Reel Medical Inaccuracies

Pankti Parikh Shamama Khan

3rd year MBBS GGMC, Mumbai

Terna Medical College, Navi Mumbai

Film- the 21st century gateway to an entire spectrum of emotions and knowledge- is what gives us, Generation Z, something to keep looking for! 

When this very art form collides with medicine, the science of humans and their well-being, the outcome can either prove to be a miraculous Elixir or a dreadful Pandora’s box with nothing in between. Scenes on TV which portray medicine can be a thrilling eye-opener for the masses, but for medical professionals tend to be huge pet peeves! 

Here is our list of some inaccuracies showcased in movies that gets on the nerves of medical professionals: 

CPR procedure – a boon if done right, a fatal bane if gone wrong!

Almost nothing is ever correct when the procedure of CPR is depicted on the big screen. Just thumps on the chest of the victim by the main lead seems enough to bring back a person from death, when we all know this is absolutely impractical! Nick Jonas’s Jumanji does the same! 

Instead, CPR which is performed by a trained person involves external chest compressions and rescue breathing with a few crucial steps and positions- certainly not what the movies have fed us! 

  • Kidnapper’s best friend- Chloroform:

As shown in an endless number of shows, when kidnappers press a handkerchief soaked in chloroform against the nose of the victim, he immediately loses consciousness. 

The fact of the matter is that even with a perfectly measured dose of Chloroform, it would take at least 5-8 minutes to render someone unconscious! 

  • The electrocution saga

Electrocution in movies and dramas are depicted as dramatically as possible. One such scene portraying electrocution is in Jurassic Park, where the middle-school aged grandson of the park’s inventor, is electrocuted on the perimeter fence of a dinosaur pen. He collapses to the ground and soon Dr. Grant proceeds to give Tim mouth-to-mouth resuscitation and chest compressions, and in exactly 26 seconds Tim coughs several times and wakes up. Remarkable! We should note that this sort of recovery from out-of-hospital cardiac arrest only happens in the movies! 

  • Doctor Patient Confidentiality 

In the movie- Kal Ho Naa Ho, the cardiologist of Shah Rukh Khan, narrates his entire medical history to Preity Zinta in a Jewellery store. 

In real life, stringent legal action can be taken against any doctor who breaks this extremely important rule of Doctor Patient Confidentiality, the cornerstone of medical ethics.

  • When the ventilator spoke! 

Million Dollar Baby won the Academy Award for Best Picture, yet the concluding scenes vital to the movie’s plot are both medically impossible and unrealistic. Maggie is paralyzed from the neck down and is hospitalized in a private room. She tells her coach that she doesn’t want to go on living like a paralyzed invalid. Well, the fact of the matter is that it’s impossible for Maggie to talk if she’s on a ventilator. Maggie has a tracheotomy, with the breathing tube inserted in the front of her neck, below the level of the vocal cords. A patient cannot speak with a tracheotomy tube in place because all ventilation takes place below the vocal cords. If Maggie can’t speak, she can’t utter her lines, and she can’t partake in the dialogue with Clint, but then, that would be a reel disaster!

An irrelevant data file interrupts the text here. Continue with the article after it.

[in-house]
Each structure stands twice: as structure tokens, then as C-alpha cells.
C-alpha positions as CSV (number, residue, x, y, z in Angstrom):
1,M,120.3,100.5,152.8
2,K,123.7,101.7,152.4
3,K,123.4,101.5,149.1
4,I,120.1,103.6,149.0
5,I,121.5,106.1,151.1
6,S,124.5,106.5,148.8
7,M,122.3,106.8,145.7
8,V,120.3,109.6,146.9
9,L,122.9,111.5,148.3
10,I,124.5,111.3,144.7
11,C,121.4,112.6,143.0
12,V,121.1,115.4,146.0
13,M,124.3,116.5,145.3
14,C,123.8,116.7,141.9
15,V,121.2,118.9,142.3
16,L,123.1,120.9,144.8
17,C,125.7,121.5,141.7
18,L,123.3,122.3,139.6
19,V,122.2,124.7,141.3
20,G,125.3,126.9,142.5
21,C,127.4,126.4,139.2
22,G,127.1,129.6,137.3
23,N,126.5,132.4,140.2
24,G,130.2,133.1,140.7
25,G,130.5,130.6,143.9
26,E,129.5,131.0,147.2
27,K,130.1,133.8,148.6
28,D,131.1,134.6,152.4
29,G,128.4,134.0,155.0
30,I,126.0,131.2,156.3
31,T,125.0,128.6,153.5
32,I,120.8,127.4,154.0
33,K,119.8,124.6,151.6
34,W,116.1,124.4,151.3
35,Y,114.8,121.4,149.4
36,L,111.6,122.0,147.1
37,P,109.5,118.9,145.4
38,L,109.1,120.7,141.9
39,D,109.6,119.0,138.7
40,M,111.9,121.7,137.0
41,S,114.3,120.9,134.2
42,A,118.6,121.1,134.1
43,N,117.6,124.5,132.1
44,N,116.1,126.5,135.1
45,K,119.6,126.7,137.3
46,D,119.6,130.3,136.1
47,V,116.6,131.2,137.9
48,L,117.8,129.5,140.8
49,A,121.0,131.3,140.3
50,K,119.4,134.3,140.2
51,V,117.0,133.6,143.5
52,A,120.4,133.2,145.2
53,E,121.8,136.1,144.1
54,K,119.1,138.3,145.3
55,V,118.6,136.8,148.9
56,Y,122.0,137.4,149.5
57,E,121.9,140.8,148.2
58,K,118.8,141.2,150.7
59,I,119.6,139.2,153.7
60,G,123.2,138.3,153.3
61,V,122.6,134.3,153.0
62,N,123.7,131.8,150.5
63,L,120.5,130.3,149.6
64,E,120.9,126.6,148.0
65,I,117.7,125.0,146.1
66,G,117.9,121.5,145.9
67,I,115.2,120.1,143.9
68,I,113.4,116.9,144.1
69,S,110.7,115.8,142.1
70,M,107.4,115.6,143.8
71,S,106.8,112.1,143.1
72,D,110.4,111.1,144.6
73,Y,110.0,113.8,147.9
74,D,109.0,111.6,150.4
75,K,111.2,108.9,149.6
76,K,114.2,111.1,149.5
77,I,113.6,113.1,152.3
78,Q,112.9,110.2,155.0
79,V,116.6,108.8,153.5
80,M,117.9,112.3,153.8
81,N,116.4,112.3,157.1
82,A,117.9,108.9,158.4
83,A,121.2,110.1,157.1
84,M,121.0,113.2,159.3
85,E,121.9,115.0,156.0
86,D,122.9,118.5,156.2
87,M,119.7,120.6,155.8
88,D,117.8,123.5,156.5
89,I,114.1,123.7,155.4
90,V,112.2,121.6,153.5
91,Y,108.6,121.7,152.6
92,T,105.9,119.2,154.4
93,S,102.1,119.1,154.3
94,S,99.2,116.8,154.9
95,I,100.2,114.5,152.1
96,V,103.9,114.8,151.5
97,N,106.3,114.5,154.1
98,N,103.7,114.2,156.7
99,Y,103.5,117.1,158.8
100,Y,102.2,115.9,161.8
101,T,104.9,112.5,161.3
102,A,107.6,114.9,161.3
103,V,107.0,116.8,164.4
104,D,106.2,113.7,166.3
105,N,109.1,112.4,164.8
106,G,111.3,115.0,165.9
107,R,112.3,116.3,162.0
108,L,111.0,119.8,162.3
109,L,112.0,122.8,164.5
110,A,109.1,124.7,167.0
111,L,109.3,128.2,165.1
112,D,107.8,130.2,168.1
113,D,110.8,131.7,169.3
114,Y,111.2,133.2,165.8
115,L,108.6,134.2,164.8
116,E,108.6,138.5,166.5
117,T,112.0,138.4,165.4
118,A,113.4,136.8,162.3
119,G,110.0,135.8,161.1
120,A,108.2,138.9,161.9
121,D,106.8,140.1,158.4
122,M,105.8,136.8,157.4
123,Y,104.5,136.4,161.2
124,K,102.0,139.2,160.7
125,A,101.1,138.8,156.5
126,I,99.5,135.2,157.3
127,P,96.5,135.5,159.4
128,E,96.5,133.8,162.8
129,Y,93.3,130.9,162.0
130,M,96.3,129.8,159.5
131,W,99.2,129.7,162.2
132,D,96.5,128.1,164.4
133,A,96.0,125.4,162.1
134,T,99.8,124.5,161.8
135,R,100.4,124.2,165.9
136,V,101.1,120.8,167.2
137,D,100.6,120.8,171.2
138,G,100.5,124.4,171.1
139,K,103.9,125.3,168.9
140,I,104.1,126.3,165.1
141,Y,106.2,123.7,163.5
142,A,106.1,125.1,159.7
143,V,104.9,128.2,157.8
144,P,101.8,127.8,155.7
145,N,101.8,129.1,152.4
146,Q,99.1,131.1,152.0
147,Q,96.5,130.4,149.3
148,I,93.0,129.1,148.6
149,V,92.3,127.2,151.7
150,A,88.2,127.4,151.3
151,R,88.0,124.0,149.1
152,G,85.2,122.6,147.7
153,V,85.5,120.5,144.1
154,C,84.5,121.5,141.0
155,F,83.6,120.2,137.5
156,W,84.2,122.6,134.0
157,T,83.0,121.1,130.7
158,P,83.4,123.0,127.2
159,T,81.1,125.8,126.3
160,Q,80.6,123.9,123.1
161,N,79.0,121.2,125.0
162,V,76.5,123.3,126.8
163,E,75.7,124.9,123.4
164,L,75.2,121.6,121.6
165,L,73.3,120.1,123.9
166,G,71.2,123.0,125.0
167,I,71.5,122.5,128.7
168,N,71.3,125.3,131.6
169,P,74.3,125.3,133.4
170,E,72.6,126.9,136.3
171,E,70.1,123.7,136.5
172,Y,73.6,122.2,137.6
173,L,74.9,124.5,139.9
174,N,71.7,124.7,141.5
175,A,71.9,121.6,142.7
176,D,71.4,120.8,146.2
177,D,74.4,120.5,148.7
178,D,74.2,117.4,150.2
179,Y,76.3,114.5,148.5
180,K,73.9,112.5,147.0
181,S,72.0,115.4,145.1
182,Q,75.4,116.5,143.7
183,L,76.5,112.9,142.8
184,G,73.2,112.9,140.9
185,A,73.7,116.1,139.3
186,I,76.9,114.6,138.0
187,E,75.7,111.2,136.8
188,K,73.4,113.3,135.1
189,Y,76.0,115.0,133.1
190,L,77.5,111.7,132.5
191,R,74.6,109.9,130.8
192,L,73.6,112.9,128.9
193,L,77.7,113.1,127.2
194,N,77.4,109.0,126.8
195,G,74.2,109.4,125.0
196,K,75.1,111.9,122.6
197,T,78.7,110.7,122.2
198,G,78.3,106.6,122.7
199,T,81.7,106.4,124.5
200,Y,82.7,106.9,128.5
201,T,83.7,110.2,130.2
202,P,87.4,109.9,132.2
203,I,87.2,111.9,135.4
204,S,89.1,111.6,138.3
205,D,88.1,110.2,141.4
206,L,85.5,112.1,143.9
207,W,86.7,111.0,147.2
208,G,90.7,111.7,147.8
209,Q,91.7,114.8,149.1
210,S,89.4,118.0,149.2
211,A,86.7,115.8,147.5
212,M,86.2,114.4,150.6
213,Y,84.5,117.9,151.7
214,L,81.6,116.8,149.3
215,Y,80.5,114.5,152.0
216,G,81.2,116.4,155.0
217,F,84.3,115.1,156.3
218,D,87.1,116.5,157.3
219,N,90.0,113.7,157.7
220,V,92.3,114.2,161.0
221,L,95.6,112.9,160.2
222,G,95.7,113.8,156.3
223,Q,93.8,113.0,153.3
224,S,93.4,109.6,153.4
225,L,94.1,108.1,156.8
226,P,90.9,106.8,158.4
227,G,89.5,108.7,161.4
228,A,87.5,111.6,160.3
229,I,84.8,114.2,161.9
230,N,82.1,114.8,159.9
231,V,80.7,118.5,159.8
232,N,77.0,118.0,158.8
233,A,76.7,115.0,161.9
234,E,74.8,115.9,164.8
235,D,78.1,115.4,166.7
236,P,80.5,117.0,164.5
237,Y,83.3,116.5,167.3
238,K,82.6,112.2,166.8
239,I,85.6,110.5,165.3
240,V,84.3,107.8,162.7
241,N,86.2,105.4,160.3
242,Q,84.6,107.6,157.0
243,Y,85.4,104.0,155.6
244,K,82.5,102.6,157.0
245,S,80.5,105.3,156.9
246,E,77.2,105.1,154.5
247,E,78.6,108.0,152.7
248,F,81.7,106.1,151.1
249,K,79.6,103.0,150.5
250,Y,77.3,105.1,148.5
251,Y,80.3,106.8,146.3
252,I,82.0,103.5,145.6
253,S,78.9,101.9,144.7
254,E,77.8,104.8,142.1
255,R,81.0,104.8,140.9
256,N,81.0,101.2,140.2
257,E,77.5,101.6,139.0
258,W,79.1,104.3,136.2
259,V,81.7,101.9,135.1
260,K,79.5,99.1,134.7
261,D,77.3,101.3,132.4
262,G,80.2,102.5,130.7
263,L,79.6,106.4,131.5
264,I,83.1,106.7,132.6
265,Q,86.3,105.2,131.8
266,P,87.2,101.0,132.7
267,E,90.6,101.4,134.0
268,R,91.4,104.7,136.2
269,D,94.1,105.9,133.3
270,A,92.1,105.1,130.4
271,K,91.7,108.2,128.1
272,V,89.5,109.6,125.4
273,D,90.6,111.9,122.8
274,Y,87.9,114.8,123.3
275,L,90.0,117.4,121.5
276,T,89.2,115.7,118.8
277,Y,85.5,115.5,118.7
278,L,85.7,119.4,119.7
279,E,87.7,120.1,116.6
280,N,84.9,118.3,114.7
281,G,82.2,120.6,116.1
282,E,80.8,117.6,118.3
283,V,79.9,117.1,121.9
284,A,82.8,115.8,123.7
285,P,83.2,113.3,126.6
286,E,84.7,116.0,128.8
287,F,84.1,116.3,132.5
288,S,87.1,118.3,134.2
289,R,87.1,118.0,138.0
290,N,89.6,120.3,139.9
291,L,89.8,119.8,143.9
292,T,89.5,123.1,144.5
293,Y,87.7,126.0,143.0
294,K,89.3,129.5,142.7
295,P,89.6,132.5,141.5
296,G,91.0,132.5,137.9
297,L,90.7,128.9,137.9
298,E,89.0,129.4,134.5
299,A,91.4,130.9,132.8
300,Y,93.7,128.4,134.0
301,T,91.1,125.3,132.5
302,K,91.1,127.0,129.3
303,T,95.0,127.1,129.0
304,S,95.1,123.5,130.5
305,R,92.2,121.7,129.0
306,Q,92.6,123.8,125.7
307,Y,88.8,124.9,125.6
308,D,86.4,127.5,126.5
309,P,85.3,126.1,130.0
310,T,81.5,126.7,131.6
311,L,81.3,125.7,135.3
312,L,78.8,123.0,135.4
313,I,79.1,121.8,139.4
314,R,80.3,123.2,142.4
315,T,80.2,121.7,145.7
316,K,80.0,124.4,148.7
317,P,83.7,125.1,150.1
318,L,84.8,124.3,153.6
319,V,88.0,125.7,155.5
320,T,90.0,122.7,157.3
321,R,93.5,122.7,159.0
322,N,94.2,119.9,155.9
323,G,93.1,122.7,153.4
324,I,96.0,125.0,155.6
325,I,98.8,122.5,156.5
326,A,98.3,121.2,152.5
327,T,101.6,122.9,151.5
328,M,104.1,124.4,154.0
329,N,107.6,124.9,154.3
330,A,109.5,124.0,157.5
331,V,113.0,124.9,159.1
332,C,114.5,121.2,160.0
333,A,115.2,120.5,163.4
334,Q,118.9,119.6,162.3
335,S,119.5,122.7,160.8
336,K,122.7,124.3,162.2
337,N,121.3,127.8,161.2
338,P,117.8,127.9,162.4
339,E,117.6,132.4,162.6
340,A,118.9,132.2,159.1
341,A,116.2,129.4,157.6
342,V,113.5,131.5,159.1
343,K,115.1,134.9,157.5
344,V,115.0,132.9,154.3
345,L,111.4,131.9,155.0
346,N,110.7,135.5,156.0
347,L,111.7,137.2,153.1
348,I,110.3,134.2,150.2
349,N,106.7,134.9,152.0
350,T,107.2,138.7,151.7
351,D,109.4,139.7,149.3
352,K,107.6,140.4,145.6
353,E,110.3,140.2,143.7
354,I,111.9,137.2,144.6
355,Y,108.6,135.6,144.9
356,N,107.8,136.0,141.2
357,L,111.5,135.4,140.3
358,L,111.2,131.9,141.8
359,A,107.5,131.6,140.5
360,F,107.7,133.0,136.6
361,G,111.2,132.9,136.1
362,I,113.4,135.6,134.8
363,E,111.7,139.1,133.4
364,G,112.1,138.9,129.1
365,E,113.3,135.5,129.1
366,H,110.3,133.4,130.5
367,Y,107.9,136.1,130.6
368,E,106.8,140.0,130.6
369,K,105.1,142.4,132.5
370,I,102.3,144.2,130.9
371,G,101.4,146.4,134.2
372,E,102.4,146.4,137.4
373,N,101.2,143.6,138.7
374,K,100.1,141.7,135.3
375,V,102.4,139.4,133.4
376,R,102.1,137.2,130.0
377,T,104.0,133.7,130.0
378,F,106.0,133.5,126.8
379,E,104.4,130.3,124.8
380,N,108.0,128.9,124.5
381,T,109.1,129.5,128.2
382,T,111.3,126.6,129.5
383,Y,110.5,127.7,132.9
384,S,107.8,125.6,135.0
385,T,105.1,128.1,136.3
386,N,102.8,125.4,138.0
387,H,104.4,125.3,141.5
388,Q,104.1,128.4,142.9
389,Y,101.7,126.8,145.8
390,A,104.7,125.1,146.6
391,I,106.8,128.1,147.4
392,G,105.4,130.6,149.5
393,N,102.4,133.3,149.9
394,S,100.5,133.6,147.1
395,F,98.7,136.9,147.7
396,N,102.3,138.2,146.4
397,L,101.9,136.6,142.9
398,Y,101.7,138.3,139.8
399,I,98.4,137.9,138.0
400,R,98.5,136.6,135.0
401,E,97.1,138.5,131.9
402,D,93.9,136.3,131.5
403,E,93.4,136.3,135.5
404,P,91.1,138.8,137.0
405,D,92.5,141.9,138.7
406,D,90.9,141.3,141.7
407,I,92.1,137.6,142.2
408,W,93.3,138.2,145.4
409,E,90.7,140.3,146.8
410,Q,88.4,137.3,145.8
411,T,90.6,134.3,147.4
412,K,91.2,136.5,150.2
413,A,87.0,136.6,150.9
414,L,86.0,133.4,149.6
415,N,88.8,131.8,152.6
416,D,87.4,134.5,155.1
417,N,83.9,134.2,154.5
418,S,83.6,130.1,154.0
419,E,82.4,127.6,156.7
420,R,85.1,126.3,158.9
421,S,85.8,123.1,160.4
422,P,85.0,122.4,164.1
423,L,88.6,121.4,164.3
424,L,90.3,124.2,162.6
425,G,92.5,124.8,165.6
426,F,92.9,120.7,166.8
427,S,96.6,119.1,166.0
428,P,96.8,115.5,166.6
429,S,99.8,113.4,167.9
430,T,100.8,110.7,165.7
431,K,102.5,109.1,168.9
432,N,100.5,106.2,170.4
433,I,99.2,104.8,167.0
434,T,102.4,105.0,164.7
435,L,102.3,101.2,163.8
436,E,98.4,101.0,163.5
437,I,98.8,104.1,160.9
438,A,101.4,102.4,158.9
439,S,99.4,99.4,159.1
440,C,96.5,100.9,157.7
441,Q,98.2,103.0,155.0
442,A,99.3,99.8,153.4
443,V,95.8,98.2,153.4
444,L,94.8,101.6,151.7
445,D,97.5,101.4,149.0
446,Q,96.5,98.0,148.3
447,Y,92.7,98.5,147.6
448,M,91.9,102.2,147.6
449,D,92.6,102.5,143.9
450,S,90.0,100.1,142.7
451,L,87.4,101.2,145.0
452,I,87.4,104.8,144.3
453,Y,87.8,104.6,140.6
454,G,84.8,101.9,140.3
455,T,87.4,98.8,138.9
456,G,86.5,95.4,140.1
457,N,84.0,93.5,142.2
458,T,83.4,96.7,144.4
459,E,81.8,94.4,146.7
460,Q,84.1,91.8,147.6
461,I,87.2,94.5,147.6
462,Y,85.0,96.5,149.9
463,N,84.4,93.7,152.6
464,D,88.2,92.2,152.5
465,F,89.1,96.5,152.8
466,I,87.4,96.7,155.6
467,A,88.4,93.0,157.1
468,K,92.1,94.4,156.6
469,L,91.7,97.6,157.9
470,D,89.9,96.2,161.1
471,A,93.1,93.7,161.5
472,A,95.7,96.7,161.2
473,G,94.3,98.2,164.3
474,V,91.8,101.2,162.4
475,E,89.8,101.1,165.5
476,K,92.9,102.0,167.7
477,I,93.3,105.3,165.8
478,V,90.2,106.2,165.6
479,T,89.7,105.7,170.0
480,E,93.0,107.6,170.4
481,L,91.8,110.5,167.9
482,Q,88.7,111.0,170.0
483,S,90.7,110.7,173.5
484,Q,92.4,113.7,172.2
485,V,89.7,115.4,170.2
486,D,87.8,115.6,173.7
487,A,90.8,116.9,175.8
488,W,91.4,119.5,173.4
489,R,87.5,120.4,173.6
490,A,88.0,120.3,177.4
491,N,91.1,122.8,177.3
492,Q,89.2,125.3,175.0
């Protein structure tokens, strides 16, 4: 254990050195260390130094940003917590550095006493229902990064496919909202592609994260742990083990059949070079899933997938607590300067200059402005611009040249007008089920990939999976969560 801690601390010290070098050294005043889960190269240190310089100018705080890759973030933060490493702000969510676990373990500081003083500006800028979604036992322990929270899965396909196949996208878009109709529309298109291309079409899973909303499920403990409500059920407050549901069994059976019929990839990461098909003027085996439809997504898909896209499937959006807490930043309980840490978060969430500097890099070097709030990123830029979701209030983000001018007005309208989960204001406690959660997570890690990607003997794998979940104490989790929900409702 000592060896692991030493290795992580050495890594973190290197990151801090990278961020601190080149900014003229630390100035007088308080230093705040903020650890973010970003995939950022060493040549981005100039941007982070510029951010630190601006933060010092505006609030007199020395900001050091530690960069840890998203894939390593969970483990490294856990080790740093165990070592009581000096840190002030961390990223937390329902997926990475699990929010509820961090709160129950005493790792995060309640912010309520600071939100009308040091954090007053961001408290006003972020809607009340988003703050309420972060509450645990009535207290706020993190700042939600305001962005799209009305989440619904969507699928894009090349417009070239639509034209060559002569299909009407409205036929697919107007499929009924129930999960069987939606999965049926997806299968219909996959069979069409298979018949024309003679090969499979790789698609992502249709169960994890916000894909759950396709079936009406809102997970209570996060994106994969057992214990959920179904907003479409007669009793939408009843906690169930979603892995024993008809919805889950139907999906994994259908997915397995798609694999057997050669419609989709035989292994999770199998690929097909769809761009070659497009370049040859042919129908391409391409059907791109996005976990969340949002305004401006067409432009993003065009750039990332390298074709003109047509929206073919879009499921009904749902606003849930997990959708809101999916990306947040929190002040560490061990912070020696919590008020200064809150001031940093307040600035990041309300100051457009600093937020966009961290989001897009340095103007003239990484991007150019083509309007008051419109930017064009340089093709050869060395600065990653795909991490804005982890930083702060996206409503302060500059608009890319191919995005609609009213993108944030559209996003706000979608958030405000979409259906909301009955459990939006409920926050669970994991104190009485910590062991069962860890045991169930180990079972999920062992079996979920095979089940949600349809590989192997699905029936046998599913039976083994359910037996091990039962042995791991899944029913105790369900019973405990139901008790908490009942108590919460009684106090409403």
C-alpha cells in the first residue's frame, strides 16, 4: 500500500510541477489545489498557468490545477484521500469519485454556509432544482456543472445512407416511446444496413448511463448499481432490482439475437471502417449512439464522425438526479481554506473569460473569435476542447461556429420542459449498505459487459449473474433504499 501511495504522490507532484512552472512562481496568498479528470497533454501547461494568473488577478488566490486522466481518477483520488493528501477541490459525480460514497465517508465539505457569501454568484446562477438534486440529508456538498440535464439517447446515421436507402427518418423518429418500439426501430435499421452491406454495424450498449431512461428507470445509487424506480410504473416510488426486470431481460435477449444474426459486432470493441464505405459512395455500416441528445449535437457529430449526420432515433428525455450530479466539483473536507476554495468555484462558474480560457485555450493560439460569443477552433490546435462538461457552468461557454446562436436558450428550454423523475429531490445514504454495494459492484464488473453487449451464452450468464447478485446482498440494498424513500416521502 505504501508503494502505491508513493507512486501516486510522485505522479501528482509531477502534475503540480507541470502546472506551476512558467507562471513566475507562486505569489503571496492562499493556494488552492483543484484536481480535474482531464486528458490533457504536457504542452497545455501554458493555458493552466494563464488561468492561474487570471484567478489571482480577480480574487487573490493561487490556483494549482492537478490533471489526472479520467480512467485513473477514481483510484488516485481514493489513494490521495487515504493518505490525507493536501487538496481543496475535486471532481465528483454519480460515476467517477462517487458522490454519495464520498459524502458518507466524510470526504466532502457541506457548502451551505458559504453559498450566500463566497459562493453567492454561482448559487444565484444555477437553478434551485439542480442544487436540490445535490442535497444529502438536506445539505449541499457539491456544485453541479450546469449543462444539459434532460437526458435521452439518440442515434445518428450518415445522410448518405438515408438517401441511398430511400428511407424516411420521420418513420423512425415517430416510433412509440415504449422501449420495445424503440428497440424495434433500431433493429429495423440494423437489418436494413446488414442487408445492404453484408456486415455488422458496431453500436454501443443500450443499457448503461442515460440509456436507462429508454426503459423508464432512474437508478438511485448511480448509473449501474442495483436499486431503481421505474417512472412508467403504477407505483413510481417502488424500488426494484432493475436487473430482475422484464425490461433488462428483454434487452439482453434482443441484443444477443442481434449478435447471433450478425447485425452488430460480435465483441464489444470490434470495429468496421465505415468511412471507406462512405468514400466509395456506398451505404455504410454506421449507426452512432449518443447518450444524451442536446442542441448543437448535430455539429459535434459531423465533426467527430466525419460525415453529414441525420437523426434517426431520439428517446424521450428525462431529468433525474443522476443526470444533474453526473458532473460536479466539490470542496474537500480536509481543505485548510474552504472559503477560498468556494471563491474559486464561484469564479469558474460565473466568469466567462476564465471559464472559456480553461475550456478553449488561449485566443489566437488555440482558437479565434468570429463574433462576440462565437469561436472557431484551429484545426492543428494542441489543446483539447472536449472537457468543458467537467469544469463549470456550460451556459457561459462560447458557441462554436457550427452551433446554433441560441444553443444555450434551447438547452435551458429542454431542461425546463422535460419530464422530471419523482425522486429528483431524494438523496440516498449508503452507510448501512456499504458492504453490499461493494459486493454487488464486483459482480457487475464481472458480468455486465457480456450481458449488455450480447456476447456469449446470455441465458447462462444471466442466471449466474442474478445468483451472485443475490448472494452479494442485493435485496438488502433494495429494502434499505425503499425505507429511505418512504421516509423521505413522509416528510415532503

• You wouldn’t use a defibrillator on a flatlined patient. 

A doctor wouldn’t defibrillate a patient if they are flat lining, you would use it if they are pulseless. There’s a difference. It’s a common scenario on TV: A patient flat lines and a team of doctors rushes to revive them by using jolts of electricity from defibrillator paddles. A defibrillator is definitely a life-saving device for certain cardiac emergencies, but doctors wouldn’t use one on a flatlining patient because there is no electrical activity in their heart to “reset” into a normal heart rhythm with the device. It sounds plausible, but it’s actually totally inaccurate.

  • You can’t win a match after a shoulder dislocation

Yes, you got that right. Dishoom, starring John Abraham and Varun Dhawan showcases this very event! 

Fixing a dislocation by yourself is not only a hard pill to swallow, but immediately batting sixes which needs immense shoulder power is definitely way out of line. 

  • A Push of life! 

Giving birth in 3-4 pushes with making delivery a life-threatening event without the presence of midwives not only makes it a questionable matter to the medicos but creates a paranoia among soon-to-be-mother

Apart from Bollywood, the Western media, despite being more sophisticated and modern, fails to bring out ethically and technically accurate medical scenes, be it renowned TV shows like Grey’s Anatomy or The Good Doctor. Fallacies sometimes add a little more spice to the plot, but practically may prove to be dreadfully misleading and wrong!

The reel world might be one of the greatest sources of knowledge and entertainment in our world but when it crosses paths with medicine, it tends to bend reality and without proper context and facts, becomes a disaster! Barring a few exceptions, most movies dealing with medical issues have, however, failed in this regard and lost a golden opportunity to educate the lay public. Correct depiction of medicine and health related issues in the movies is important so as not to further miseducate our already ill-educated masses. Review of every movie by a medical board may be a preemptive step but is not a practical solution; a medical advisor to the director would probably be an easier and more practical option. 

You may also like...

Leave a Reply

Your email address will not be published.